Background: Some chemicals appear to have hormonally active properties in animals, but data in humans are sparse. Therefore, we examined ovarian function in relation to organochlorine compound levels.
Methods: During 1997–1999, 50 Southeast Asian immigrant women of reproductive age collected urine samples daily. These samples were assayed for metabolites of estrogen and progesterone, and the women's menstrual cycle parameters were assessed. Organochlorine compounds (including DDT, its metabolite DDE, and 10 polychlorinated biphenyl [PCB] congeners) were measured in serum.
Results: All samples had detectable DDT and DDE, with mean levels higher than typical U.S. populations. Mean cycle length was approximately 4 days shorter at the highest quartile concentration of DDT or DDE compared with the lowest. After adjustment for lipid levels, age, parity, and tubal ligation, and exclusion of a particularly long cycle, the decrements were attenuated to less than 1 day, with wide confidence intervals (CIs). The adjusted mean luteal phase length was shorter by approximately 1.5 days at the highest quartile of DDT (95% CI = −2.6 to −0.30) or DDE (−2.6 to −0.20). With each doubling of the DDE level, cycle length decreased 1.1 day (−2.4 to 0.23) and luteal phase length decreased 0.6 days (−1.1 to −0.2). Progesterone metabolite levels during the luteal phase were consistently decreased with higher DDE concentration. PCB levels were not generally associated with cycle length or hormone parameters after adjustment, and they did not alter the DDE associations when included in the same models.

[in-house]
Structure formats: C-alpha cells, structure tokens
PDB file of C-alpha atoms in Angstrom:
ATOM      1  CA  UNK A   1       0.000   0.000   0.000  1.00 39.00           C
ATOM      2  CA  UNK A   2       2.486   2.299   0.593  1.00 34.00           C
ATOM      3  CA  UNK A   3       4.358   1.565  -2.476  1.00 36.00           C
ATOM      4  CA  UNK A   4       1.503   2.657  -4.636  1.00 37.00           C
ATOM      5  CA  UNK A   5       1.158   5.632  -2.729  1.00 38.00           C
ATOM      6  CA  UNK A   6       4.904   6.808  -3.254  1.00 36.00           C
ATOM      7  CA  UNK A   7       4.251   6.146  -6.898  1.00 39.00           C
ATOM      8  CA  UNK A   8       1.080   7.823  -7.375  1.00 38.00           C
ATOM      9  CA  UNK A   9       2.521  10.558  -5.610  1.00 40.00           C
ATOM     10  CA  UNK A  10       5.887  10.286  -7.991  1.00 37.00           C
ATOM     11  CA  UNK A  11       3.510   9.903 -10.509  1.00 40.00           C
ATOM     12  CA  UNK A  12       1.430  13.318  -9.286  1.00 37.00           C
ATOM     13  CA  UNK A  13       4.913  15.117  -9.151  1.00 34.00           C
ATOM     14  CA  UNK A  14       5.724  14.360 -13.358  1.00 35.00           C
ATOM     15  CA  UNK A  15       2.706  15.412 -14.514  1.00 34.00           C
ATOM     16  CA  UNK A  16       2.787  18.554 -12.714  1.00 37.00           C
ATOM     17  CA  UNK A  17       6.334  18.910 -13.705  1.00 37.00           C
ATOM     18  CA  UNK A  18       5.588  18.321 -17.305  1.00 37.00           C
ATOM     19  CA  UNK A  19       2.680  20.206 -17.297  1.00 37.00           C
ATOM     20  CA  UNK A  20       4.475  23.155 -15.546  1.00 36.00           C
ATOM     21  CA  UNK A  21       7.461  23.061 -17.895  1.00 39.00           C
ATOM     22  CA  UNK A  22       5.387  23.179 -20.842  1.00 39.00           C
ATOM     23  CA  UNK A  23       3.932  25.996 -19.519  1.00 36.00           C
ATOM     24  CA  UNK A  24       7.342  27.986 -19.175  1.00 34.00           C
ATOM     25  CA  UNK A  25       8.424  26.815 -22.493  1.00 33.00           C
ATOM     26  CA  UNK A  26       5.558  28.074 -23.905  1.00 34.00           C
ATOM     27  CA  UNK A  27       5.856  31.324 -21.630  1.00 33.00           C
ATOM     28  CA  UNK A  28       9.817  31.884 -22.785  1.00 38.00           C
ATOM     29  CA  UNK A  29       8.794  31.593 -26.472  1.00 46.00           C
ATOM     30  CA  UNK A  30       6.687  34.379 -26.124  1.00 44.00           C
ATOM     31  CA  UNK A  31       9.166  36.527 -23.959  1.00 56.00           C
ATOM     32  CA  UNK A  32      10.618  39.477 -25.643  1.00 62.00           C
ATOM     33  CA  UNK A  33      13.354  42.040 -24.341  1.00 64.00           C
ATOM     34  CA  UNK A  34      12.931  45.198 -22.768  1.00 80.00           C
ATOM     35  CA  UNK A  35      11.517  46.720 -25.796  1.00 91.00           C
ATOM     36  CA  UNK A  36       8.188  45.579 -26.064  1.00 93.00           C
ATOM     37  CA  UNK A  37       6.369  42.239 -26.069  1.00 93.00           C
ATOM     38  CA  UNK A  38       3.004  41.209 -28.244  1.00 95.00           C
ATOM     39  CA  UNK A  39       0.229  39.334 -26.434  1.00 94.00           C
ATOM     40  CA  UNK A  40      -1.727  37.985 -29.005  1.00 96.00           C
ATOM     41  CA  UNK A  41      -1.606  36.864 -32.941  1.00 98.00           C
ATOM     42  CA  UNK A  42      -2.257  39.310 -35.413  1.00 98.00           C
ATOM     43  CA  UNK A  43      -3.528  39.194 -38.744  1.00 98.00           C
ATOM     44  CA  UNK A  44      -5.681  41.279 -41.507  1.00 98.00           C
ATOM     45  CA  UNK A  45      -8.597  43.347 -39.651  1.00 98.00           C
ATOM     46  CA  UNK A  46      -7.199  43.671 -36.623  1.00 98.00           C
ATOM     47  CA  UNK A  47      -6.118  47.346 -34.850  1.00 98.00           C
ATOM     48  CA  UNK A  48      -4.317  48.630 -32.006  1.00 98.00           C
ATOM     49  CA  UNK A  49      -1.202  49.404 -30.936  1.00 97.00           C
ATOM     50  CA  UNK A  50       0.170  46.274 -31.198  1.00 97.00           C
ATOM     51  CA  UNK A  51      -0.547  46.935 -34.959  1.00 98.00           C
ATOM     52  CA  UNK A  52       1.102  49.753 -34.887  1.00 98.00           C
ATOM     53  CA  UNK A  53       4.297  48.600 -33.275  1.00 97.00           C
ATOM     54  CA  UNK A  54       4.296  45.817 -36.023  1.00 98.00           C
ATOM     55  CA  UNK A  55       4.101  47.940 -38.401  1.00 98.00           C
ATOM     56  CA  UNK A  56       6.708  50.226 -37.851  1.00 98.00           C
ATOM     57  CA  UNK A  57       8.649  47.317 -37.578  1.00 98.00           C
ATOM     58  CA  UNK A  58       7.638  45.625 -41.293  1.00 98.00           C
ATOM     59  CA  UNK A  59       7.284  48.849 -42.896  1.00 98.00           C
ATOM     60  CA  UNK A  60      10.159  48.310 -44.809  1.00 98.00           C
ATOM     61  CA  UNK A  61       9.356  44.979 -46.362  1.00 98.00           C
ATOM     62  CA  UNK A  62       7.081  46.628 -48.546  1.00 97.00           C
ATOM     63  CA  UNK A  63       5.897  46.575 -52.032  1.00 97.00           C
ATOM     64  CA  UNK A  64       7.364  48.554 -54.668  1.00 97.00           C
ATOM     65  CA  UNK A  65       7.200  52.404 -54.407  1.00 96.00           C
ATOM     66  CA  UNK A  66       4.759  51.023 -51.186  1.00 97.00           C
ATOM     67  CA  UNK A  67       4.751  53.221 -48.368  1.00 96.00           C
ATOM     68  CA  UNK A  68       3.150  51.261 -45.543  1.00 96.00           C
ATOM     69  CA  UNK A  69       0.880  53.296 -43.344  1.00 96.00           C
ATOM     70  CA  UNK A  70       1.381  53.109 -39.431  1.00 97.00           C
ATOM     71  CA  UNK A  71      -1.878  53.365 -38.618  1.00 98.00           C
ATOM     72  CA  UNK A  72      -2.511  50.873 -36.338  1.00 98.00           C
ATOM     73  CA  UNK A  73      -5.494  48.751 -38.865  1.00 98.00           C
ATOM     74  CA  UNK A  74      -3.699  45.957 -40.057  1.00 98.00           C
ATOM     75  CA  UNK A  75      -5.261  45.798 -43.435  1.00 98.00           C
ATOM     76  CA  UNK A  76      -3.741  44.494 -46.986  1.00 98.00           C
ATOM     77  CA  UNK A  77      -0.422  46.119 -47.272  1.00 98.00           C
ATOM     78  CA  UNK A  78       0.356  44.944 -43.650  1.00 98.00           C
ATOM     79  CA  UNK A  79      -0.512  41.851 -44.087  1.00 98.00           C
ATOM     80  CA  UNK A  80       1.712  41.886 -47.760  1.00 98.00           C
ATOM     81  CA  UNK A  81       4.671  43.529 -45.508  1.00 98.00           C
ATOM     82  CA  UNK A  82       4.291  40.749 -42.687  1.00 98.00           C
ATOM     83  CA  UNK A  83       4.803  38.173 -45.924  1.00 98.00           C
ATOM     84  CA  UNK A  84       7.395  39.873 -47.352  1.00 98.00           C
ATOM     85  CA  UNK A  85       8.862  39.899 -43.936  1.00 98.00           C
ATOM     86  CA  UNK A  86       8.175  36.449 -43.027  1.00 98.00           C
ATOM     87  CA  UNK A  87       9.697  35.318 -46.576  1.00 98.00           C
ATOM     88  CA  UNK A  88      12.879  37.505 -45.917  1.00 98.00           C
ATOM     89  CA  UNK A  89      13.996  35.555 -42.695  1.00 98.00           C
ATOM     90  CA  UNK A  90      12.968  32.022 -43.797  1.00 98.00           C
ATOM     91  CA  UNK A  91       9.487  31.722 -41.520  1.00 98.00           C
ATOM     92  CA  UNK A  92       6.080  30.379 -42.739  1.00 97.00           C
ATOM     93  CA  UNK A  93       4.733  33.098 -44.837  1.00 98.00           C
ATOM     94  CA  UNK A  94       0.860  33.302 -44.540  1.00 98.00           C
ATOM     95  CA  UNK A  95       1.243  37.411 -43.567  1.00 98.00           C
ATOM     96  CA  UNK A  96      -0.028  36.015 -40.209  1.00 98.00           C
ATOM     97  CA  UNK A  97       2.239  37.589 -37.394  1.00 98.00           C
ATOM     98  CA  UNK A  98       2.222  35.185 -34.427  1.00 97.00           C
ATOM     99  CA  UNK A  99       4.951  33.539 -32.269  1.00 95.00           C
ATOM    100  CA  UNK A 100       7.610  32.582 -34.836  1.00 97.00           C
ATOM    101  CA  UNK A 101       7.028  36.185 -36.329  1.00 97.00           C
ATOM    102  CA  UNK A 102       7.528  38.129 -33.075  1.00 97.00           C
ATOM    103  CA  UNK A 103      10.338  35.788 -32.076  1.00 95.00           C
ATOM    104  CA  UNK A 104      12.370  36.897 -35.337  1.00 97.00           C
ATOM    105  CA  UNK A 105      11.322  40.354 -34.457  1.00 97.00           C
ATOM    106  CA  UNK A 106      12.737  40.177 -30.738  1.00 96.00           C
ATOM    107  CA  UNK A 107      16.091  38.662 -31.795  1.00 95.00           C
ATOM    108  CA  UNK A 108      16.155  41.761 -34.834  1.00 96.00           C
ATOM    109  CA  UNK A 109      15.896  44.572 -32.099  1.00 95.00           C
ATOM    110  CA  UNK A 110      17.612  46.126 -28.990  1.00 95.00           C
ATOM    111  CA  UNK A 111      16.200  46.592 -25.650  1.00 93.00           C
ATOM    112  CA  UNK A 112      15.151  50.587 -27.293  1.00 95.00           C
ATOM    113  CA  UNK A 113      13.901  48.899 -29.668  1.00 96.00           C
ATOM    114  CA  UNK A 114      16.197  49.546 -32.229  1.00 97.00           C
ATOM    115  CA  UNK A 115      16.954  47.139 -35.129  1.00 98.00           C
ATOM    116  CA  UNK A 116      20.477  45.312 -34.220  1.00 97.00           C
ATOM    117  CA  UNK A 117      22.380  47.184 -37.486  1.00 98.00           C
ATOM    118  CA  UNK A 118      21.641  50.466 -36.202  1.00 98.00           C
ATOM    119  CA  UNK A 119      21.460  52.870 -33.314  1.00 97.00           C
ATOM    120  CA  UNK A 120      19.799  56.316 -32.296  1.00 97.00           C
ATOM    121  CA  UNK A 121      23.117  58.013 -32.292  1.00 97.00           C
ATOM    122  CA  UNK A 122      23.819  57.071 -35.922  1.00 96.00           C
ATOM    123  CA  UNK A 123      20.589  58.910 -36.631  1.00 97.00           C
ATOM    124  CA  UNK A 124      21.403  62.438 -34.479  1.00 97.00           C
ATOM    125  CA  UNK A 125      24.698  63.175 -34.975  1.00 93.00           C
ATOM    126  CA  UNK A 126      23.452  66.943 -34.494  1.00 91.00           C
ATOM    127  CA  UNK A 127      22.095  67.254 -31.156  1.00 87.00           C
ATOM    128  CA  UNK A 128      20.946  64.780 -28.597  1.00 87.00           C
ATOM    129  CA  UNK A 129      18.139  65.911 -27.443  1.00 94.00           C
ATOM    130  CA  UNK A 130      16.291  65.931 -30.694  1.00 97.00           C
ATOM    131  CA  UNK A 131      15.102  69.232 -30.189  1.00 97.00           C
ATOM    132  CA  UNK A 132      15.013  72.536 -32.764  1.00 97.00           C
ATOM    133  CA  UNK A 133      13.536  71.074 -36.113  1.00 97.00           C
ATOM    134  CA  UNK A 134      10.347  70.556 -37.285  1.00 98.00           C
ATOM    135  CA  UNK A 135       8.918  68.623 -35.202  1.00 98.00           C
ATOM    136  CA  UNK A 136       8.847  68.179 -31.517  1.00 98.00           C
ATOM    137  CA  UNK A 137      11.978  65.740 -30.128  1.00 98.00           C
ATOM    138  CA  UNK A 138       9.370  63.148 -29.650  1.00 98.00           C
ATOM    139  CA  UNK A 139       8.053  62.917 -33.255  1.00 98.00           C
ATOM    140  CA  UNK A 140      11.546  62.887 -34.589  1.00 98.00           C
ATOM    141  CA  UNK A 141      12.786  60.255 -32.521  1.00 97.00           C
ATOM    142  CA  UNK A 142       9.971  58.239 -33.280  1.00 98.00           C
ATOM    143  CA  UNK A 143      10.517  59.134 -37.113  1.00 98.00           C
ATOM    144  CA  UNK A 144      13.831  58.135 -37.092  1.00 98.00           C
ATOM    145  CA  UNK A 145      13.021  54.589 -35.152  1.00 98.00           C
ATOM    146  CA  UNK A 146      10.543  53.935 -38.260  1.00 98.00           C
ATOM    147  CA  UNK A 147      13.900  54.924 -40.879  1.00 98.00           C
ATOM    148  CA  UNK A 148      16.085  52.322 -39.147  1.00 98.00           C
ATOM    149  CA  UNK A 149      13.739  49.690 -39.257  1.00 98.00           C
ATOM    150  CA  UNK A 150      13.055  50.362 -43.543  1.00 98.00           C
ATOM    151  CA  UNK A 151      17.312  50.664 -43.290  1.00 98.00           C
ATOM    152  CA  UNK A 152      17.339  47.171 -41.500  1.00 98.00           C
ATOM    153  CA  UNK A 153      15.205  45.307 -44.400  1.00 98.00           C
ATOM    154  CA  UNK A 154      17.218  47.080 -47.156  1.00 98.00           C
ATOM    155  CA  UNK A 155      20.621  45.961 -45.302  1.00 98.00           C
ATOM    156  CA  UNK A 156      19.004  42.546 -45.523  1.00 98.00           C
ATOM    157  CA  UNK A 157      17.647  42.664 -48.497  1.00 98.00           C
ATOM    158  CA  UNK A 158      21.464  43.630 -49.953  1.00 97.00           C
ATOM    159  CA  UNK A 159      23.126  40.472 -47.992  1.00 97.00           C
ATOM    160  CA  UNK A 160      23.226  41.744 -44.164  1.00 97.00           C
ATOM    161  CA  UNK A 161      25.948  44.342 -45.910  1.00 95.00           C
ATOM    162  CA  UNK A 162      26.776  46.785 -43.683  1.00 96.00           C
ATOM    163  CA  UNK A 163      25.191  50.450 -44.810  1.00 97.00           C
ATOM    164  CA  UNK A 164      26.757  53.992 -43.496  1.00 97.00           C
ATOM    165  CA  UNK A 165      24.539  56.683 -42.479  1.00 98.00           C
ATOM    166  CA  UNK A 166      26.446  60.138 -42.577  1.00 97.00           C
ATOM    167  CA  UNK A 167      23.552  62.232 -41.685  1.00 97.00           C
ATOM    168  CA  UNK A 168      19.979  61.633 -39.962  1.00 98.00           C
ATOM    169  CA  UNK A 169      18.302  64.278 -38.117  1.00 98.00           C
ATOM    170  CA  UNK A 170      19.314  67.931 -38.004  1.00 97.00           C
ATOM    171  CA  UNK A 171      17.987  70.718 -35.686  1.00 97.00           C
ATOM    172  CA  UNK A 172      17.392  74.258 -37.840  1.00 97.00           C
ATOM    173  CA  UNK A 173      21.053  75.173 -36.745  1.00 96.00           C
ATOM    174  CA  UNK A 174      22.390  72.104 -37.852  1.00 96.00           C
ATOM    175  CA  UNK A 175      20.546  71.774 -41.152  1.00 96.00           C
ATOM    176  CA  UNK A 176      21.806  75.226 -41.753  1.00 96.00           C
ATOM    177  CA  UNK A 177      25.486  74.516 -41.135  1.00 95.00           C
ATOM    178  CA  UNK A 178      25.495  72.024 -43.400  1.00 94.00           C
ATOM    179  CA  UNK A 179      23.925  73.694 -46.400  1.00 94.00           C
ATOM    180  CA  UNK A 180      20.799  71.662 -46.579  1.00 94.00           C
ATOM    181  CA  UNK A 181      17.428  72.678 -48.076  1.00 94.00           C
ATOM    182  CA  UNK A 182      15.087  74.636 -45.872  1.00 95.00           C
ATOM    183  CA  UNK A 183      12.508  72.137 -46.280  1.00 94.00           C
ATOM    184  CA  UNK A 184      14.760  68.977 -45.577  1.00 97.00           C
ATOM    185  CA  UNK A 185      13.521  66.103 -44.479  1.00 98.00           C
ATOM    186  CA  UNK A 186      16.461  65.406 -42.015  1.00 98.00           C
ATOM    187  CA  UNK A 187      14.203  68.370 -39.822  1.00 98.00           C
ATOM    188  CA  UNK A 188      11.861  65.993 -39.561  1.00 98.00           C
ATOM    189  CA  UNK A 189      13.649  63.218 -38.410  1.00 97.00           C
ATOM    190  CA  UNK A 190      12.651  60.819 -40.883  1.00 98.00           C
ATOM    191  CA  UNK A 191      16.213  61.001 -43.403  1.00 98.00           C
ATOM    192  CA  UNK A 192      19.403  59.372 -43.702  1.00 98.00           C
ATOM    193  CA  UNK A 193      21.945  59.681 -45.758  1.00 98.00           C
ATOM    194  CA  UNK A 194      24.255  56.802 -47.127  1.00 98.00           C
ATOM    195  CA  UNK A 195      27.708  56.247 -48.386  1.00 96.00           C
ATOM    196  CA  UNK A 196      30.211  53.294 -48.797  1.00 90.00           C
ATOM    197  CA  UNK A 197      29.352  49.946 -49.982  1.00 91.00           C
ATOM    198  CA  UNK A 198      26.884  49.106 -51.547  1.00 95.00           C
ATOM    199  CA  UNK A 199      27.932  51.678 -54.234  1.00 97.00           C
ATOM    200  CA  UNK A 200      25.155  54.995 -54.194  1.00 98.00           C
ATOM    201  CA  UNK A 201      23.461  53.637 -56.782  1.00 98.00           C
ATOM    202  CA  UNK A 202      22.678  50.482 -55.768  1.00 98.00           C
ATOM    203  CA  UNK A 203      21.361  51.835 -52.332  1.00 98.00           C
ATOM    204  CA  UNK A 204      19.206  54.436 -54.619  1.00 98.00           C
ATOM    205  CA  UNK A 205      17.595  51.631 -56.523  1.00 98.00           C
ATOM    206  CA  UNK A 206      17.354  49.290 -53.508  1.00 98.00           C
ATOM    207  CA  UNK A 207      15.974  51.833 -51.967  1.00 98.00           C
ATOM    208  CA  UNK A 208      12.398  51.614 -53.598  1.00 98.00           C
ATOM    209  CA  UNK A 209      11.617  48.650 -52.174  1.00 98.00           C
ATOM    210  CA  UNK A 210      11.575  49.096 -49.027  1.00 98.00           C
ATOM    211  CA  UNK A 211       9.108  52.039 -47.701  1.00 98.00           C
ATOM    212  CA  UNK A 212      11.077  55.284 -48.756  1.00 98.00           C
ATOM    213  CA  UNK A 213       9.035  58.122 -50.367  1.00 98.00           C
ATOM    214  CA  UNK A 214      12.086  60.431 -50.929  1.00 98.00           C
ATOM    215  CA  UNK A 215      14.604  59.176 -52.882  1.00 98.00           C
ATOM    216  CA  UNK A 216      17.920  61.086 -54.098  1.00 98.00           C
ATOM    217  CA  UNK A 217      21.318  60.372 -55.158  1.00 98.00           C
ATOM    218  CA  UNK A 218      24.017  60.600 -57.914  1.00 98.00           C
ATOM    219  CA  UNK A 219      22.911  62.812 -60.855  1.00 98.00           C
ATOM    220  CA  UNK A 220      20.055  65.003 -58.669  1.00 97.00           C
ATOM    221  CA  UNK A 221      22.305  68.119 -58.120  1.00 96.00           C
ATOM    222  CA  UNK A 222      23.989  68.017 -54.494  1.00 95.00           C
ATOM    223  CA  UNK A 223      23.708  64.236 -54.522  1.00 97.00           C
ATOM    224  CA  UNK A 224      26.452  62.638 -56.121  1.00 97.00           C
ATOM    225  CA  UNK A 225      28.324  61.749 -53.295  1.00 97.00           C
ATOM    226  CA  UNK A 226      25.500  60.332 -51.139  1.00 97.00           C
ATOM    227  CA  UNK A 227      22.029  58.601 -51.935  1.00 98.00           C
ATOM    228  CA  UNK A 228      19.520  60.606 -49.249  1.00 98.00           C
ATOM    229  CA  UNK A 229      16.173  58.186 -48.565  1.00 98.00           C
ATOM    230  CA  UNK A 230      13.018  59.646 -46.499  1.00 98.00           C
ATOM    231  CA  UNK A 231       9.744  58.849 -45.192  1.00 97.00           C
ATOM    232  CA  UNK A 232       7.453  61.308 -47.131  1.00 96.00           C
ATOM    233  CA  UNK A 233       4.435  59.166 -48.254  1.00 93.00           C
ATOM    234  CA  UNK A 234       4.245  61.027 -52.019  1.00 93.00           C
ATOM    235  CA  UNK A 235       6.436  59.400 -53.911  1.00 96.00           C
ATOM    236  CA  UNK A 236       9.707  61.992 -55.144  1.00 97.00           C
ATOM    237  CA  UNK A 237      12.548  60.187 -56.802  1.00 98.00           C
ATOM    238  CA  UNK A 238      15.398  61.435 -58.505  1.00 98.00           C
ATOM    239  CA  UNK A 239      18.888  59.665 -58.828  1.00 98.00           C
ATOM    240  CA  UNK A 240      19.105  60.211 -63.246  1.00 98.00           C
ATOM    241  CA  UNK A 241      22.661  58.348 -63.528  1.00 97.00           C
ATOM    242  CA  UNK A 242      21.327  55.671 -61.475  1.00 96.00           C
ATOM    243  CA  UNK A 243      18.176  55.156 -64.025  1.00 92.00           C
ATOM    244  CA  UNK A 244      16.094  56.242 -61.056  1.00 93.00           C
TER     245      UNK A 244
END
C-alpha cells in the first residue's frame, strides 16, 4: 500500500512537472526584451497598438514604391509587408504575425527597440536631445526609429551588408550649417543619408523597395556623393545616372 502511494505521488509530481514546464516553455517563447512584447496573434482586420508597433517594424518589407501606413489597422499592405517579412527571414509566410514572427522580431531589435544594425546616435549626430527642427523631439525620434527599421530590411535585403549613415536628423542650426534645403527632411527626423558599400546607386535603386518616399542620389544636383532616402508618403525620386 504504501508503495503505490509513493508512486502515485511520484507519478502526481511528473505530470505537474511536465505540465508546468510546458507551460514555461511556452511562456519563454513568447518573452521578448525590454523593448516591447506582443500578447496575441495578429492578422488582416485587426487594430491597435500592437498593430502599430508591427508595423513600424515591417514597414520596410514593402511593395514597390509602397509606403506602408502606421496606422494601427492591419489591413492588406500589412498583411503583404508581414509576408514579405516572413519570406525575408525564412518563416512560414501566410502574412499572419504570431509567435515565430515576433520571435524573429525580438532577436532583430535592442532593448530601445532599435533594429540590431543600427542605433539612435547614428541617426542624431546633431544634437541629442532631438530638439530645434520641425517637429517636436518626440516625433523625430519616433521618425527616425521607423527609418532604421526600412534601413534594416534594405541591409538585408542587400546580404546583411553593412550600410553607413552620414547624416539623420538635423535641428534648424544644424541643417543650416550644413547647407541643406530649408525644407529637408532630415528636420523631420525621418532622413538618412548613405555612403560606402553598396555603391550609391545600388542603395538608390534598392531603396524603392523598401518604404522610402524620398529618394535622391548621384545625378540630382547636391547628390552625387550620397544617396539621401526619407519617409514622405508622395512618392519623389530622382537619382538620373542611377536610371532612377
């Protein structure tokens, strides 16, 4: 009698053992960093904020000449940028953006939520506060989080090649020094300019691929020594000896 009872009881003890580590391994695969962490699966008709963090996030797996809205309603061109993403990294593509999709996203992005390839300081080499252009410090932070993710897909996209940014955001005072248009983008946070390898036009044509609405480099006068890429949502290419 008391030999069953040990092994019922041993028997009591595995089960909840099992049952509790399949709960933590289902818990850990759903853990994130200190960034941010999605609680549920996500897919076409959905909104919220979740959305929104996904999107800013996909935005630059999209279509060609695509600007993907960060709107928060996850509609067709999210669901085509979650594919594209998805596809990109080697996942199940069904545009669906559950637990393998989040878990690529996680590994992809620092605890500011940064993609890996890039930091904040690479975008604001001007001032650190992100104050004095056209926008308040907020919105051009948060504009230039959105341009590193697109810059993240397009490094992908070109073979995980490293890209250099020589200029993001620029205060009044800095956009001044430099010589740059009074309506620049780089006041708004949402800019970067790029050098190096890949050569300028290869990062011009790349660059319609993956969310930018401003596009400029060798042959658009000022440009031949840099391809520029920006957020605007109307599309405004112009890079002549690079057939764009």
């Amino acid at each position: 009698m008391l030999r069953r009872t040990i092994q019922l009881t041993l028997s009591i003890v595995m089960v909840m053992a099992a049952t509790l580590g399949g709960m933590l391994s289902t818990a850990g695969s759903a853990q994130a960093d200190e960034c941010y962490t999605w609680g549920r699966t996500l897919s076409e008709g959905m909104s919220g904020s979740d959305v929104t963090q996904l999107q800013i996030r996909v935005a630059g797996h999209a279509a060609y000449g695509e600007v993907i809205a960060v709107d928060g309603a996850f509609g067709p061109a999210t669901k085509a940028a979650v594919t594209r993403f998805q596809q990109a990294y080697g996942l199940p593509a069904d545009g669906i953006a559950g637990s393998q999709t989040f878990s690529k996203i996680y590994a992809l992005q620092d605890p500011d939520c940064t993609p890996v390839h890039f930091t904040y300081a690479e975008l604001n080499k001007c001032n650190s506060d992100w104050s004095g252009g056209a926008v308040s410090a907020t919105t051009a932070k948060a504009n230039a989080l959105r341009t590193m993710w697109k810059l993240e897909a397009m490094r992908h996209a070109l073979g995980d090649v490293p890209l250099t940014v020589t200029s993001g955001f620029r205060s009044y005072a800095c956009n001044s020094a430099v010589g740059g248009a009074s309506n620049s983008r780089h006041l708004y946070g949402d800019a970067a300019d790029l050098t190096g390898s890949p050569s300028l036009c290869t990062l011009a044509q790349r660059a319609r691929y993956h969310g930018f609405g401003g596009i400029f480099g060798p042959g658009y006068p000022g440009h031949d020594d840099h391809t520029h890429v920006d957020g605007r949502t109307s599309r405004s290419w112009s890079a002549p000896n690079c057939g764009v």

Conclusions: This study indicates a potential effect of DDE on ovarian function, which may influence other end points such as fertility, pregnancy, and reproductive cancers.